In 2019 and 2020, these claims featured in the top 25 UK claims by cost and we anticipate this trend will continue.

A 2020 report published by Getting It Right First Time4 and a 2021 report by the Parliamentary and Health Service Ombudsman5  highlight a number of areas where it was recognised that outsourced remote reporting might contribute to systemic problems. 

It is important to also highlight that, while there is an accepted reporting error rate for radiologists between 3-5% for plain film radiographs and higher for cross-sectional imaging,6 this has been shown to increase with off-site reporting to between 8.7%-12.7%.7 This shows the importance of ensuring there is a robust system to allow for learning from errors.

Some of the problematic areas identified by the reports above and seen in cases managed by Medical Protection include:

IT systems

Many systems do not allow image sharing between hospital trusts. This can result in previous imaging being unavailable and leaves the reporting radiologist exposed to potential risk. It can also result in further imaging being suggested, which may be unnecessary.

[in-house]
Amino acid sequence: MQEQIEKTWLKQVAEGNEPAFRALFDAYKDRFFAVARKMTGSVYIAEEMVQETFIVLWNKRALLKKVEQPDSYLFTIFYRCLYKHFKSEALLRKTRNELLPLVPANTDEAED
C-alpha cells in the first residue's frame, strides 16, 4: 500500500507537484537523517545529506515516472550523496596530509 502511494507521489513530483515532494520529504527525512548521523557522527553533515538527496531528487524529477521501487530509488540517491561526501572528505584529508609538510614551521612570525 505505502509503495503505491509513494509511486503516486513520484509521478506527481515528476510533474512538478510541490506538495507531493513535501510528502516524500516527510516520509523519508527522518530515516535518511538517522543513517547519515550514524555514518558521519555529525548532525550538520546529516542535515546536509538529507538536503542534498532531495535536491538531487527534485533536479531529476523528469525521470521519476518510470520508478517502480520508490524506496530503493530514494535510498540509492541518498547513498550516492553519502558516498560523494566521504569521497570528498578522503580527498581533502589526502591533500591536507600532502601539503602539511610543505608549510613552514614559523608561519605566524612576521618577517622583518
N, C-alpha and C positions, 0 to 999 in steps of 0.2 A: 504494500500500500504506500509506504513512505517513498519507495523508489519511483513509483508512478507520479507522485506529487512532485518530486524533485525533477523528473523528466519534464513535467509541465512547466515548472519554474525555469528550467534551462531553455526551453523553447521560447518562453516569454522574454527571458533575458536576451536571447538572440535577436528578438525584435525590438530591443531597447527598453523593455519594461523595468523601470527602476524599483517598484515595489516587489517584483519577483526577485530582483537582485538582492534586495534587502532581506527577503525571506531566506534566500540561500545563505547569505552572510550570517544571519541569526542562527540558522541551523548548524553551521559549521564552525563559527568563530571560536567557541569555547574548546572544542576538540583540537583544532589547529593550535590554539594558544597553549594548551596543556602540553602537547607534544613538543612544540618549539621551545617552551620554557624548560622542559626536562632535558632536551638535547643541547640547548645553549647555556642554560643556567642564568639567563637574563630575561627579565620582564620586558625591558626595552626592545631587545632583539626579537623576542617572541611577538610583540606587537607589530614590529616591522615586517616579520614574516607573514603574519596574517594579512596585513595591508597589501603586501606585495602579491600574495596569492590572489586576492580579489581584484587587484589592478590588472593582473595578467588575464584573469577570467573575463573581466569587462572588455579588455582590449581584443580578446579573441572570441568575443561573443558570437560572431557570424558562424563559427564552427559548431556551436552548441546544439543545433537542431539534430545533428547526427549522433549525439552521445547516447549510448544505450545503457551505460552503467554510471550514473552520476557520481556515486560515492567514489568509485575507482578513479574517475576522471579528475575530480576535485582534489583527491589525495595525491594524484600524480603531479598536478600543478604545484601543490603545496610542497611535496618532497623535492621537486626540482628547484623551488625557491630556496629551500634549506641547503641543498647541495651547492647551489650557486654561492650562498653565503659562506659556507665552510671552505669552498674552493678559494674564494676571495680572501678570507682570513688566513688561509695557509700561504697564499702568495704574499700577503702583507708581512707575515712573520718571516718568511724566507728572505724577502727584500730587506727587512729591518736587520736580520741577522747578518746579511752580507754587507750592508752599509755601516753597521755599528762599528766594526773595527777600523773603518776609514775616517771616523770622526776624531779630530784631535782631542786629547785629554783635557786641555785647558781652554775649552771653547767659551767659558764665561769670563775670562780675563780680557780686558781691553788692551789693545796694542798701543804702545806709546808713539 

Radiology request forms are only as good as the level of detail included on the form. If important clinical detail is not included and face-to-face communication cannot occur, the reporting radiologist may be clinically disadvantaged. 

Remote reporting can also result in the loss of the communication with other healthcare professionals either through the traditional multidisciplinary team or passing ‘corridor consultations’. This can result in lost opportunity to seek further clinical correlation or secondary reviews of reports.